“Good” is a subjective term. It can mean a couple of things when used in the context of making demo tapes. “Good” can mean the song (with a slant toward “hit” potential), or it can mean the engineering or production values on the tape. If the ultimate use of your demo is to land a record deal, and not to impress your friends and relatives, then this article is for you.
Imagine this scenario: The Vice-President of A&R at a major record label is sitting in his office listening to tapes (which by the way is how they typically spend less than 10% of their time at work). The first tape he pops in to his cassette deck sounds great. The cymbals are crisp. The lead vocal cuts right through the mix. The guitars are warm, but edgy. The bass is round, fat and punchy. The kick drum gives you a heart attack with each beat. The snare pierces like a hollow point bullet. The mix is perfect. The musicianship is superb. The song is very good, although just a little bit dated. All in all, a very good demo.
The next tape goes in to the deck. The drums sound distant and a little muffled. The guitars are raunchy. The bass is okay. The musicianship is sloppy, but it has some feel and emotion to it. The song however, is unlike anything this man has ever heard. It’s unusual, and very infectious. It’s raw, but it has something about it that won’t let go. The lead vocal is “in your face,” and the singer is sweating emotion from every pore.
Which of these demos will the A&R person sign? The latter. Why? Because it’s a hit song, not a close call. The first demo had everything going right for it but the song. Record companies are in business to make money. They bet a portion of the farm on every release. You can bet dollars to donuts that they would much rather bet on a hit song than a demo with great engineering or great production. You can also bet that they would rather put their money on an artist who has “star quality” than one who obviously spent a small fortune on their demo.
What’s the lesson here? Buy yourself a home studio system that you can afford, and learn to use it well. You’ll spend a few (maybe several) thousand dollars in the process, but you would have to spend that on one round of demos anyway. Read everything you can get your hands on to get yourself up to speed with your gear. Become obsessive. Listen to every record that you love. Study how each instrument sounds. Notice their relative placement in the mix. Play with your equalizers until you understand the nature of an eq curve. Experiment with reverb and delays. The more you play around, the more you’ll learn. It’s not rocket science. It just looks like it from a distance.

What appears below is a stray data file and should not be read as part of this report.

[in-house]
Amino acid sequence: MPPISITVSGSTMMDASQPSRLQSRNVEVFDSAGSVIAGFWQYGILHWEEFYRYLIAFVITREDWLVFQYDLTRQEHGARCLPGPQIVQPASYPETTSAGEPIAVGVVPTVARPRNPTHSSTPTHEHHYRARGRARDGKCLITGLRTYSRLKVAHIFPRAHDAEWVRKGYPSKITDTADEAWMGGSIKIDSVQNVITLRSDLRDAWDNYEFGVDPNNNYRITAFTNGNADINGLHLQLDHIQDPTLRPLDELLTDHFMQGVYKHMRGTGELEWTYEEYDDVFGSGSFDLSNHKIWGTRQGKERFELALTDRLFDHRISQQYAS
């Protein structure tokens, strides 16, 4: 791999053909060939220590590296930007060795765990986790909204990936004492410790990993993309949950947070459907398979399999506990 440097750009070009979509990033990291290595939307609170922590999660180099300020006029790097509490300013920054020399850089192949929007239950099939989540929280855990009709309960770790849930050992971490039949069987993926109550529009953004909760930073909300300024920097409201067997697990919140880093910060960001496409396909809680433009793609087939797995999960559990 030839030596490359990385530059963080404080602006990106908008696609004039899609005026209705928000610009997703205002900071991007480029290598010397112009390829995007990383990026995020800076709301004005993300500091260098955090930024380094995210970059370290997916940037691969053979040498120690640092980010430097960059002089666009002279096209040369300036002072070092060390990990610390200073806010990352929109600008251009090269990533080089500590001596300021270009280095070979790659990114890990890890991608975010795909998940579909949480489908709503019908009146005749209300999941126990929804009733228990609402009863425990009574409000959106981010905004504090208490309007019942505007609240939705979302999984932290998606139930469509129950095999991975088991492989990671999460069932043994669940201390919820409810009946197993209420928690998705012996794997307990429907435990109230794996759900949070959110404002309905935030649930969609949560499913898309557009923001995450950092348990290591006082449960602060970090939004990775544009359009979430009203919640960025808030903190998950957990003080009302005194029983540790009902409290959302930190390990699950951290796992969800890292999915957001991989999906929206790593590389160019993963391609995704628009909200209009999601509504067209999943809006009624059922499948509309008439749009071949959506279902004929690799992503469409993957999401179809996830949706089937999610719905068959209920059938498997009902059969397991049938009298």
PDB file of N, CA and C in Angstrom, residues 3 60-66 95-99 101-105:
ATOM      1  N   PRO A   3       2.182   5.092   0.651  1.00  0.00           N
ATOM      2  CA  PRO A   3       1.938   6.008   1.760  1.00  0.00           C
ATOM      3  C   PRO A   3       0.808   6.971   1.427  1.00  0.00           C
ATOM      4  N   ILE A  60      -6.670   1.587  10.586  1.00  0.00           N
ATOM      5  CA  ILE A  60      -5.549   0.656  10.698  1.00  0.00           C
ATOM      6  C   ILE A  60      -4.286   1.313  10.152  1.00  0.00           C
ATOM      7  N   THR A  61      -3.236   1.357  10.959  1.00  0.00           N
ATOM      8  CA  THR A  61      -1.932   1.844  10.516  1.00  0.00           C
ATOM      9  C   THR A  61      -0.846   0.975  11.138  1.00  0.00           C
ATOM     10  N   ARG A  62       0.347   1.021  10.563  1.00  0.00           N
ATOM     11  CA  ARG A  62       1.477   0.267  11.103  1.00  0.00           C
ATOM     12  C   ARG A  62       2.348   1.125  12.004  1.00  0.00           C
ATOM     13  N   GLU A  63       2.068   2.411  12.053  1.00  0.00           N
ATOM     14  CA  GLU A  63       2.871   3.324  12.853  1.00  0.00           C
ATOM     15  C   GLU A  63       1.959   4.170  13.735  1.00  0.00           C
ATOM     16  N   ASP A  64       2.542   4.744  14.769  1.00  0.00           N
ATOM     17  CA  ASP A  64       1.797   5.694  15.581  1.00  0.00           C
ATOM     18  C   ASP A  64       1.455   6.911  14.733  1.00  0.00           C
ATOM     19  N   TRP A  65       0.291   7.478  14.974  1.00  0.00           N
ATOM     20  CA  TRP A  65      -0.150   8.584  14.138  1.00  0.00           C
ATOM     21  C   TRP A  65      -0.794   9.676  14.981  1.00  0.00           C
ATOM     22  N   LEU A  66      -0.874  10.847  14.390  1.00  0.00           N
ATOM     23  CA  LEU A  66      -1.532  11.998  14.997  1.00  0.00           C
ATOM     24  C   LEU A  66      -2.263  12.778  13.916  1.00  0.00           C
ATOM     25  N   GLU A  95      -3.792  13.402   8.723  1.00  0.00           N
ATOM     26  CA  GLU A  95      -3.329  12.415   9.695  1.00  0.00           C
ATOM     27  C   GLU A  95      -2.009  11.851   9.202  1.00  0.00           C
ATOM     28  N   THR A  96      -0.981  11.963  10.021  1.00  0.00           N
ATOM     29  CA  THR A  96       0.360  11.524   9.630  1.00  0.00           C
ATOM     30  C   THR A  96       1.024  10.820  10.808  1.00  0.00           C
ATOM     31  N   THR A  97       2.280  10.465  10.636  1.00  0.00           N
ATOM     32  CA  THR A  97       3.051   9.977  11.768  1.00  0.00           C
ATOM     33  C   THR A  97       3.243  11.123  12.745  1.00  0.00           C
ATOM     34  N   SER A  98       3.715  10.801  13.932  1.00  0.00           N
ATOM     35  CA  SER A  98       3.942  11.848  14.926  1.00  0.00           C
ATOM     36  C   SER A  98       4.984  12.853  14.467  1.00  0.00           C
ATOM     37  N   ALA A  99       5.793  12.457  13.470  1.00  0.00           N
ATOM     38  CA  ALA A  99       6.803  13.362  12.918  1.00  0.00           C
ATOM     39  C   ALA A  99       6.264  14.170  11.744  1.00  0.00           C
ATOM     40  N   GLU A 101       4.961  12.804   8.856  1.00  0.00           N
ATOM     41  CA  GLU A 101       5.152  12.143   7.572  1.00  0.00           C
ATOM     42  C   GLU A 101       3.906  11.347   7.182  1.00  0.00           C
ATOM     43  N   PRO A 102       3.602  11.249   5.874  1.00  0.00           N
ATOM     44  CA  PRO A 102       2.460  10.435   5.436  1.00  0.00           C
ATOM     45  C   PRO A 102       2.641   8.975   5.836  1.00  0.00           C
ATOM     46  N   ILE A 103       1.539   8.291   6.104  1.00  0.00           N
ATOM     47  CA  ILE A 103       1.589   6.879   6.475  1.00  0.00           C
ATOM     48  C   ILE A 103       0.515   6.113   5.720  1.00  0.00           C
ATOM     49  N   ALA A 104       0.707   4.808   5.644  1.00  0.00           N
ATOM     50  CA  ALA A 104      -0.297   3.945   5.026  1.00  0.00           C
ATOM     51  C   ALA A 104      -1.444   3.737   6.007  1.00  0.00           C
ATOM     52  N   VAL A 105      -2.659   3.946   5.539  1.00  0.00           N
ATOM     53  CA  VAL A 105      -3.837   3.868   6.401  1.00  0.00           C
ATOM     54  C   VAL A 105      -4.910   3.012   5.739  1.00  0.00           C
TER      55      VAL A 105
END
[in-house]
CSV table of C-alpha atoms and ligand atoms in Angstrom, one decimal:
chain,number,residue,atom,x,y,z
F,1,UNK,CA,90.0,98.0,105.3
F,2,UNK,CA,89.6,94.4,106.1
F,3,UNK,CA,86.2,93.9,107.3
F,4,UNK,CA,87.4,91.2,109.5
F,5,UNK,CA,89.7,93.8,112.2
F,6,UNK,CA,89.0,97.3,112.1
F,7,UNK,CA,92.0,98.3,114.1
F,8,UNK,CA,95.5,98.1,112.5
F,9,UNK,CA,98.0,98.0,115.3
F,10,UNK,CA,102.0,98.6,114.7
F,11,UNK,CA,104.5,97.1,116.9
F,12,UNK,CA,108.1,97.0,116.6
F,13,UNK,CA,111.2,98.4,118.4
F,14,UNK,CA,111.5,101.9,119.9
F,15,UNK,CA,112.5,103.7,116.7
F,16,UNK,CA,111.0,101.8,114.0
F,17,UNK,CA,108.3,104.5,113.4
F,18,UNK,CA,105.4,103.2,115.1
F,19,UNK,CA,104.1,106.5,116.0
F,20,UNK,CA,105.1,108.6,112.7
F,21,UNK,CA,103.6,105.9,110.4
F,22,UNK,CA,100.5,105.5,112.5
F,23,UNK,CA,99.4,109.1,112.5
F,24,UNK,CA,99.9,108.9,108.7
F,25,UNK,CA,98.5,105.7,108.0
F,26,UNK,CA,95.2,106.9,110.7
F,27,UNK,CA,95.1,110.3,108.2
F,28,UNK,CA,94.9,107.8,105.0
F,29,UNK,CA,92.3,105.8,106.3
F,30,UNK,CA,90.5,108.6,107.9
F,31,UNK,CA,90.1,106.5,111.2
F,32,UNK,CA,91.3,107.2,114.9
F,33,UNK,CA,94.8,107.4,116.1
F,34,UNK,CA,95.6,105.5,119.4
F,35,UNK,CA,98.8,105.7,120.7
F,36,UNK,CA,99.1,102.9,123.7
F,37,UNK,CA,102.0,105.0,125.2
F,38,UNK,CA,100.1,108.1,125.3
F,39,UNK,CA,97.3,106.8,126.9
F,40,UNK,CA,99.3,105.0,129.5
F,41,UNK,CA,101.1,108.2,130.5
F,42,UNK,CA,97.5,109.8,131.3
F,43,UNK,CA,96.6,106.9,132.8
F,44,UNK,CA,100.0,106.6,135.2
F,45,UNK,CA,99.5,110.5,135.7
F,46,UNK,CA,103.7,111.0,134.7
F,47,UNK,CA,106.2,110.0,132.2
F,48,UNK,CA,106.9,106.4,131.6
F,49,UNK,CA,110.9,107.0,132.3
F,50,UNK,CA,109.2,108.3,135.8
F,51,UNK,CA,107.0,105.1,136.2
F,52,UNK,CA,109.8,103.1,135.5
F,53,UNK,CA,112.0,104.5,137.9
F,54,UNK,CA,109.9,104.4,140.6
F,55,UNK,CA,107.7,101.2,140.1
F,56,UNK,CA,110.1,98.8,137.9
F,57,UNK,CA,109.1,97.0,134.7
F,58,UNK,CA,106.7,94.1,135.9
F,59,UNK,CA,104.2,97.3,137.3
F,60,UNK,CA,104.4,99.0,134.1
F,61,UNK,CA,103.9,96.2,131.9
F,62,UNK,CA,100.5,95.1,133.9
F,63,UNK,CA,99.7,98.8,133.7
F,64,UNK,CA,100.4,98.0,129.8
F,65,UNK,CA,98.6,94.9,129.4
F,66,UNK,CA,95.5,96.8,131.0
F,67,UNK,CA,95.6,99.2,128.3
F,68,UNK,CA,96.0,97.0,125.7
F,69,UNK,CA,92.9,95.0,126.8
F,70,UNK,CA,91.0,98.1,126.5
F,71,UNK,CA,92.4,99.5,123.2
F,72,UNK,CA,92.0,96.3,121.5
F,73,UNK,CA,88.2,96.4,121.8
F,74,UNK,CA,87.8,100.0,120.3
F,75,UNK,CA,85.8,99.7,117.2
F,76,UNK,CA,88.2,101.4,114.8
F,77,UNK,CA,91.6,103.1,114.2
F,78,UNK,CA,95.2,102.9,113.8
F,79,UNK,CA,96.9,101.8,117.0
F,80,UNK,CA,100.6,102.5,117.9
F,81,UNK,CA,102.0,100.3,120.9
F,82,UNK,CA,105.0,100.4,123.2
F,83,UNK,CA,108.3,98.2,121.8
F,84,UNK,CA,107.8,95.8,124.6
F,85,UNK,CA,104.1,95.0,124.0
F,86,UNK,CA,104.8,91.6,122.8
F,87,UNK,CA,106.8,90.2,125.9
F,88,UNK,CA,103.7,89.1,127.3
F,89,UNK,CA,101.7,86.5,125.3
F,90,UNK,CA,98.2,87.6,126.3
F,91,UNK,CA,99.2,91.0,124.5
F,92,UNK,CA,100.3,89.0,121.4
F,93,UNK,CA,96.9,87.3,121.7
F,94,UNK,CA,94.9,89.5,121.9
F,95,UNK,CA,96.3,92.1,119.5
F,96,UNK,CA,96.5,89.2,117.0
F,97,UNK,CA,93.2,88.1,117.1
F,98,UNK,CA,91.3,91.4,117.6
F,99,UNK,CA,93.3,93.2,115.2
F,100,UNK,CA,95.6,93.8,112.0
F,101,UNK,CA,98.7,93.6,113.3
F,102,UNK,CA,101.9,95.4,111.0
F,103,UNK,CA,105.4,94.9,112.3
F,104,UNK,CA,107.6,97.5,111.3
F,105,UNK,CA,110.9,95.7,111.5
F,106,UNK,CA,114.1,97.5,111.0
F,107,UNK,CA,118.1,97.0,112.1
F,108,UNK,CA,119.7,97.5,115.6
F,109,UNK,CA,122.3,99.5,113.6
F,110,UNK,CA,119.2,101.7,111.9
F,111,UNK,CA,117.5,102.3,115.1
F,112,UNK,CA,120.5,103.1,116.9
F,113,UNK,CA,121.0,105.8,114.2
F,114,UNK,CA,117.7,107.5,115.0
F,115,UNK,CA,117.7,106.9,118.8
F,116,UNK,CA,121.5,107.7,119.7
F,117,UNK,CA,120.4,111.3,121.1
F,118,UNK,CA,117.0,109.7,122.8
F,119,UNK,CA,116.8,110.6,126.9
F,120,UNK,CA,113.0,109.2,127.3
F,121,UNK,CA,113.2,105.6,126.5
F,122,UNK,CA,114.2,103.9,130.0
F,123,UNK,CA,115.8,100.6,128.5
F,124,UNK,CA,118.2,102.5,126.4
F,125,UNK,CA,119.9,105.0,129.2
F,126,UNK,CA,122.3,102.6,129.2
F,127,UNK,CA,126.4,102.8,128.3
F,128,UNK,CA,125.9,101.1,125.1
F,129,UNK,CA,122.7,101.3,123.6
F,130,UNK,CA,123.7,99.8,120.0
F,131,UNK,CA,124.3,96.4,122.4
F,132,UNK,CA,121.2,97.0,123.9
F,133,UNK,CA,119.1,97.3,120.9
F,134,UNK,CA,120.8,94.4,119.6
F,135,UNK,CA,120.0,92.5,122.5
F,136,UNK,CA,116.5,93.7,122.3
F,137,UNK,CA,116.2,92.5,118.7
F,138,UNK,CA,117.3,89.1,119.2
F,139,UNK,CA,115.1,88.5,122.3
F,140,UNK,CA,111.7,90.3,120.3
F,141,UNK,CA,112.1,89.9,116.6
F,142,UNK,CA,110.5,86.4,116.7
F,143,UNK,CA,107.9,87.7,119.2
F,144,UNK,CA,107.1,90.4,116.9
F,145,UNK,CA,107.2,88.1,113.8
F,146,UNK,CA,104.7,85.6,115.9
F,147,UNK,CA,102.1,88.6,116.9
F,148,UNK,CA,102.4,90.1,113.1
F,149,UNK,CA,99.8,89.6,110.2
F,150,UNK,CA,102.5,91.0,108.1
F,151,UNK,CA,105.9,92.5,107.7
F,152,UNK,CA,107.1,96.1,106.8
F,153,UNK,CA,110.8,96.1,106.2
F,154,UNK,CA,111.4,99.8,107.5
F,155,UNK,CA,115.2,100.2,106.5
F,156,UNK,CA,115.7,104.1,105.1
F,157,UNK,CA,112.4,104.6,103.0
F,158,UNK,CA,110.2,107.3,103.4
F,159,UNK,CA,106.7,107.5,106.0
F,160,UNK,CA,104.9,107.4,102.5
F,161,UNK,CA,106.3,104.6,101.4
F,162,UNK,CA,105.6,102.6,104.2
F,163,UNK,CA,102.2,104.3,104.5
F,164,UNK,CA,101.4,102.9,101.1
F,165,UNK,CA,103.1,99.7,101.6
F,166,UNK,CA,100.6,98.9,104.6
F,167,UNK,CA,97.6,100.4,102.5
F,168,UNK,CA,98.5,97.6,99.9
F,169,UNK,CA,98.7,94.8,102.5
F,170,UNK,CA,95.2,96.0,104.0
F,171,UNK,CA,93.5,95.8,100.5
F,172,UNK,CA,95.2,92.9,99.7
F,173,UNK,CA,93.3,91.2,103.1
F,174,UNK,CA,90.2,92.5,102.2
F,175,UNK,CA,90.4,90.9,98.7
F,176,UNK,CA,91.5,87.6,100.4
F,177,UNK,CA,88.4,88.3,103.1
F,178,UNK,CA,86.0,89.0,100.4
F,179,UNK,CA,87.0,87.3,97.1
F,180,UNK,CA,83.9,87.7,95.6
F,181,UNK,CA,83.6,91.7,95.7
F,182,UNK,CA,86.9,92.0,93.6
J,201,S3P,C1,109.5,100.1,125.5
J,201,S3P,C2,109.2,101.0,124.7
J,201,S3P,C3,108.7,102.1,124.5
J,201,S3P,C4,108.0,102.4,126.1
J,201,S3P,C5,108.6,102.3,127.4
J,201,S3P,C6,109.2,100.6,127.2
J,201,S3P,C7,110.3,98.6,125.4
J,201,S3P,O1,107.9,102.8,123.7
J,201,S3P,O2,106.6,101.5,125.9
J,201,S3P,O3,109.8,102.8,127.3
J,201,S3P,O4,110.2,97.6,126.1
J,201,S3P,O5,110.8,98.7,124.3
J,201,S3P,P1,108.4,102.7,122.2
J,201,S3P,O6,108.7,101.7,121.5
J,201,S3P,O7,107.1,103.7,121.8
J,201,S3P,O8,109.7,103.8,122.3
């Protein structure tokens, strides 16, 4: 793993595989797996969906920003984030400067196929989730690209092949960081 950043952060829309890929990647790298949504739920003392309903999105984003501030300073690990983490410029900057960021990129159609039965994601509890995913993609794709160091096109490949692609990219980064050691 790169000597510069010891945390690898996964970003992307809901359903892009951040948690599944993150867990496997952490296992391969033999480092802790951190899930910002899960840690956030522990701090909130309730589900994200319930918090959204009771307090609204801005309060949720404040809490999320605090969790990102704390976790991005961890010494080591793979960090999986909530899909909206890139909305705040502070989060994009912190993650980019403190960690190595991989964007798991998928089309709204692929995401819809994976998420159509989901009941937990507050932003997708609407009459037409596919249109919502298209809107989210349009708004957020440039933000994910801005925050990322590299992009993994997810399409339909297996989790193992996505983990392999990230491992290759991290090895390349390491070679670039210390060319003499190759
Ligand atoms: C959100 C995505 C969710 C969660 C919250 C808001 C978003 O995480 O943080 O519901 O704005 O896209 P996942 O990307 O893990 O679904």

The most important thing to remember is not to become a gear junkie. Gear will not get you signed to a record deal. Great songwriting will. A unique artistic vision will. Star quality will. A zillion dollars worth of gear will not.
For your purpose, the use of your home studio requires that you get as familiar with it as you are with your car. Feel comfortable with it. Have a good command of it, but don’t plan on driving it in the Indy 500. You only need the gear to make a good clean demo of your music.
Assuming you master your studio, there are some other things you’ll need to know. First and foremost; songwriter demos don’t need much production. A solid rhythm track with a great lead vocal is often all you’ll need. A full production can often hurt a song pitch more than it can help. Leave some room for the listener’s imagination to do it’s thing. If a song demo is fully produced, it leaves the listener with only one way to hear it — your way.
The second rule of demo production is to match the gender of the lead vocalist with the gender of the artist you want to pitch to. For song pitches, the lead vocal is crucial. No flat notes. No lackluster performances. Sell the song. Sing with your entire being, but don’t go overboard and over sell. And please don’t be shy about mixing the lead vocal nice and hot in the mix. The lyrics are very important, not the guitar part!
Artist demos should be a little more produced, but again, don’t feel compelled to include the kitchen sink unless the kitchen sink is absolutely necessary to make the song’s point.
What else should go in to a demo package? If it’s a song pitch, all you need to include is a lyric sheet. Make sure the lyric sheet and the tape display the copyright symbol, the name the song is copyrighted under and the year the copyright was registered.
For an artist demo, it’s always a good idea to include a photo and a bio. The reason the record company will want to see a photo is so they can see if you have that elusive “star quality.” An 8 x 10 glossy has always been the standard for photo presentation, but it’s much cheaper to scan your photo and print it on your bio page.
What does a record company want to see in a bio? Anything that will show them that you are successful in your own back yard. News clippings from successful shows. Proof of radio airplay. Better yet — proof that you’ve sold a few thousand tapes or CD’s in your hometown or surrounding area is the best ammo you can have to snag a record deal.
But remember, the single most important aspect of any demo package is the song. All the bells and whistles won’t do you any good if the song isn’t great.
During Michael Laskow‘s 20-year tenure as an engineer/producer, he worked with Crosby, Stills, Nash and Young, Eric Clapton, Cheap Trick and countless others. He continues to write articles for magazines like Recording and Electronic Musician. He’s also the founder of TAXI, an independent A&R company that links record labels with unsigned artists and songwriters.